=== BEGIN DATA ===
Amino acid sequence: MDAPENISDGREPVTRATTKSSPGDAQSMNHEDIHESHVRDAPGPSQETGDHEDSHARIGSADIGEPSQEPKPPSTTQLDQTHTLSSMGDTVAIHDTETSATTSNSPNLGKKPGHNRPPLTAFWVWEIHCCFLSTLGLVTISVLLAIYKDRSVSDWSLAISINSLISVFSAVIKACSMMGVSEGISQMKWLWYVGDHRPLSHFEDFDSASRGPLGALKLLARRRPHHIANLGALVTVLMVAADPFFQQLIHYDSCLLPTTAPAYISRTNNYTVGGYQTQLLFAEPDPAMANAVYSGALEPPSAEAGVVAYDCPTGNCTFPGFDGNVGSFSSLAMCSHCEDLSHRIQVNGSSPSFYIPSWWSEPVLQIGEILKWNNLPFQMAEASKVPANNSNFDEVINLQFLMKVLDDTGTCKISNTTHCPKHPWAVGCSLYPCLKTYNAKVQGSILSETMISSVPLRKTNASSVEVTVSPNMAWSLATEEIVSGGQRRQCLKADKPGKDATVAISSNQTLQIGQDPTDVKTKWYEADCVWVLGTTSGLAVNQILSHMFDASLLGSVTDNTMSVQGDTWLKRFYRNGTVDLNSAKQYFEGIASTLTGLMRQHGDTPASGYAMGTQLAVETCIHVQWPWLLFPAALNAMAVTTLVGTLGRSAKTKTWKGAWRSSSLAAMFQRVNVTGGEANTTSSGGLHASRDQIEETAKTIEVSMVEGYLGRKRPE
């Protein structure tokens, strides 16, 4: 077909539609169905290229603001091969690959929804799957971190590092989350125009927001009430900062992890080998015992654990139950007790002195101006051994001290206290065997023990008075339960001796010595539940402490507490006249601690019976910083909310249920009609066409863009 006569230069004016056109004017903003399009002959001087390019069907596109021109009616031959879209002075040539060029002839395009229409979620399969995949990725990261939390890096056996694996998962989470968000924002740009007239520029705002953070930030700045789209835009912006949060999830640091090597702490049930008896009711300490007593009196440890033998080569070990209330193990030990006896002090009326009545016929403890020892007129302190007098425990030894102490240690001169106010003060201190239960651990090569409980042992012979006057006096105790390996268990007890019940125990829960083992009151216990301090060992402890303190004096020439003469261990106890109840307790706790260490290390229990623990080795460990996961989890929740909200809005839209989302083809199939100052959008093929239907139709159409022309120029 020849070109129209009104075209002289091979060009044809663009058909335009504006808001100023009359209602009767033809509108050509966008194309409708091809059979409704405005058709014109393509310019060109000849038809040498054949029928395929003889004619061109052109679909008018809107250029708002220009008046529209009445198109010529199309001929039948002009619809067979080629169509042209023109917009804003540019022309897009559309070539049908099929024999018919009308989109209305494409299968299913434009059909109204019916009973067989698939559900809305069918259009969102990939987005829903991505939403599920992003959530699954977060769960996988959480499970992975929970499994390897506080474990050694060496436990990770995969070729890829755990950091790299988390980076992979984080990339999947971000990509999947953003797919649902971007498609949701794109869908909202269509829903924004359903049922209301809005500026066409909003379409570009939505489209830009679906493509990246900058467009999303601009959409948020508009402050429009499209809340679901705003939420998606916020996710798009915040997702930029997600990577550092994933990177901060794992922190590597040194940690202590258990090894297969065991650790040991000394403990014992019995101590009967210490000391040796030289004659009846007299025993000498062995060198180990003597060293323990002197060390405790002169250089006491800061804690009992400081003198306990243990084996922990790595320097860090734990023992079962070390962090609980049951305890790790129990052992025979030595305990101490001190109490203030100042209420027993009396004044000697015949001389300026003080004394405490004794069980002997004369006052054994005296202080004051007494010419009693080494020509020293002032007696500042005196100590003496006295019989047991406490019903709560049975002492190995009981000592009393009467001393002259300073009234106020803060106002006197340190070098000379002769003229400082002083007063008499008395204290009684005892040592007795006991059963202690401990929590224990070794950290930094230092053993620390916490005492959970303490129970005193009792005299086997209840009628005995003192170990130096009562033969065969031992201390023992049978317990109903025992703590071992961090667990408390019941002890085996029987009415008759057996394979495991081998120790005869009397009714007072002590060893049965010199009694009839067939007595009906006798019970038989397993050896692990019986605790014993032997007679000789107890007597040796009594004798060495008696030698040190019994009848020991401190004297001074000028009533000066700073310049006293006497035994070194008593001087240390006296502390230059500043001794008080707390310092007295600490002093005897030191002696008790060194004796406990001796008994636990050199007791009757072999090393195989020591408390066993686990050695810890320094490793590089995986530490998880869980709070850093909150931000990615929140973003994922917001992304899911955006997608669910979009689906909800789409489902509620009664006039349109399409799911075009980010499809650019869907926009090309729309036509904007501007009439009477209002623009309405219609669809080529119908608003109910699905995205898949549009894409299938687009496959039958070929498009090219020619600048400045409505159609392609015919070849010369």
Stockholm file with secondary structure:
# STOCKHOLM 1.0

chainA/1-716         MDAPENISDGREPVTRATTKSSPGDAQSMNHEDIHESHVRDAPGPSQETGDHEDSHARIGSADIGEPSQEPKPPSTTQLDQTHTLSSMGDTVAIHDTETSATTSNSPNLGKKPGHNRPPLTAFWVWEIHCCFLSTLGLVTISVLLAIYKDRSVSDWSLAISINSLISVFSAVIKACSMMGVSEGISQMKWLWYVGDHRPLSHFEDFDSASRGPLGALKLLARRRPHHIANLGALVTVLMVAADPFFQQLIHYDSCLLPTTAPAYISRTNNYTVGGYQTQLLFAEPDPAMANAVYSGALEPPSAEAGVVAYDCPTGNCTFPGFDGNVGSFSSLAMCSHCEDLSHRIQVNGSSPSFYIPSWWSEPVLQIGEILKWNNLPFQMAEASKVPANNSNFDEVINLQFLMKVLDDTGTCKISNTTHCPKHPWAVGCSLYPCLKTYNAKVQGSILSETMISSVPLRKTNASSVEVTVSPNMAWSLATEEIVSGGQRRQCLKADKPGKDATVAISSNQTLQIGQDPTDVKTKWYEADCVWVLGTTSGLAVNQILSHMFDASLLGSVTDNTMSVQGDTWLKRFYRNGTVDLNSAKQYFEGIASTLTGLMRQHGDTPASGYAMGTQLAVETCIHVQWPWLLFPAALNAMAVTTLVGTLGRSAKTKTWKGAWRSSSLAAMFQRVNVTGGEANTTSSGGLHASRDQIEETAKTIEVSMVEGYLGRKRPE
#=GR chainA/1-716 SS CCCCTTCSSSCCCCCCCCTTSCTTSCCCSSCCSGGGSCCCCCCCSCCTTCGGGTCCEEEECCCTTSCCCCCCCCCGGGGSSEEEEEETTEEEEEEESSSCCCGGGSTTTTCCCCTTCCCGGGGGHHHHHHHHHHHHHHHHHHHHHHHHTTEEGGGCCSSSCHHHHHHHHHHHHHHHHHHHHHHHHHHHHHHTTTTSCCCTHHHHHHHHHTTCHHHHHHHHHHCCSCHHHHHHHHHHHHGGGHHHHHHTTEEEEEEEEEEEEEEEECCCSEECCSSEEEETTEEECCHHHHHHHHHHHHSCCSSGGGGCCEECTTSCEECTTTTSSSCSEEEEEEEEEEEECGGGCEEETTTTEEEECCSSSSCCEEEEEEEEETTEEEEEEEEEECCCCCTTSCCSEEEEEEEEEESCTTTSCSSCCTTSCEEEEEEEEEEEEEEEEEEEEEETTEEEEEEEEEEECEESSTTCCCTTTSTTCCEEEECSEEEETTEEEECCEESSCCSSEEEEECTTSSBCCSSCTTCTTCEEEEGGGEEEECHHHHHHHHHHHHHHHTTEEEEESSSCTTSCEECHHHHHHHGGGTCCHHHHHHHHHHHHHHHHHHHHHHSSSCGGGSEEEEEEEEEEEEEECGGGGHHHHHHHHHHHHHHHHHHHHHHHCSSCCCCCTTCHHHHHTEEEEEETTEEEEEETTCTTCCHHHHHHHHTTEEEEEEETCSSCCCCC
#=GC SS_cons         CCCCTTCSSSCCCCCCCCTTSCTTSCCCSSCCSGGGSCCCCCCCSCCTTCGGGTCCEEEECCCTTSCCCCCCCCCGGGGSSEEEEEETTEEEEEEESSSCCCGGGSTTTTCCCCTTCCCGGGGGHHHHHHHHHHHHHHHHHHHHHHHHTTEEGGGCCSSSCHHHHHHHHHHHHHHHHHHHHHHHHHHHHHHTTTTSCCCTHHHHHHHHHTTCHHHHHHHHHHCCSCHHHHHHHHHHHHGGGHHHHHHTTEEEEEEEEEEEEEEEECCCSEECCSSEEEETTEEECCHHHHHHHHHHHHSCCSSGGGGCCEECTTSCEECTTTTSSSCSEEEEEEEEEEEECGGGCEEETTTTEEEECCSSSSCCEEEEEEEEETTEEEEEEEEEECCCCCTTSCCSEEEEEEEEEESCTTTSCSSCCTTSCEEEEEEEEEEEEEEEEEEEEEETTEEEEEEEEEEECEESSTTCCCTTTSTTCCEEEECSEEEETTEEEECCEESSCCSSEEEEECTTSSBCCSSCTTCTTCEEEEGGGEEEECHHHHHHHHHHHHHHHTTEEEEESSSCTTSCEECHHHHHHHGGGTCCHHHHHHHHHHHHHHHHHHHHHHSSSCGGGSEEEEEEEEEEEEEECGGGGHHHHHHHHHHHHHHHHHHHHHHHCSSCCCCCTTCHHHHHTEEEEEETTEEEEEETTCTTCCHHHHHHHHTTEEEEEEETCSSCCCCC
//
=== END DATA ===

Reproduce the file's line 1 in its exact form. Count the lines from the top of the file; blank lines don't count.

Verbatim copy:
Amino acid sequence: MDAPENISDGREPVTRATTKSSPGDAQSMNHEDIHESHVRDAPGPSQETGDHEDSHARIGSADIGEPSQEPKPPSTTQLDQTHTLSSMGDTVAIHDTETSATTSNSPNLGKKPGHNRPPLTAFWVWEIHCCFLSTLGLVTISVLLAIYKDRSVSDWSLAISINSLISVFSAVIKACSMMGVSEGISQMKWLWYVGDHRPLSHFEDFDSASRGPLGALKLLARRRPHHIANLGALVTVLMVAADPFFQQLIHYDSCLLPTTAPAYISRTNNYTVGGYQTQLLFAEPDPAMANAVYSGALEPPSAEAGVVAYDCPTGNCTFPGFDGNVGSFSSLAMCSHCEDLSHRIQVNGSSPSFYIPSWWSEPVLQIGEILKWNNLPFQMAEASKVPANNSNFDEVINLQFLMKVLDDTGTCKISNTTHCPKHPWAVGCSLYPCLKTYNAKVQGSILSETMISSVPLRKTNASSVEVTVSPNMAWSLATEEIVSGGQRRQCLKADKPGKDATVAISSNQTLQIGQDPTDVKTKWYEADCVWVLGTTSGLAVNQILSHMFDASLLGSVTDNTMSVQGDTWLKRFYRNGTVDLNSAKQYFEGIASTLTGLMRQHGDTPASGYAMGTQLAVETCIHVQWPWLLFPAALNAMAVTTLVGTLGRSAKTKTWKGAWRSSSLAAMFQRVNVTGGEANTTSSGGLHASRDQIEETAKTIEVSMVEGYLGRKRPE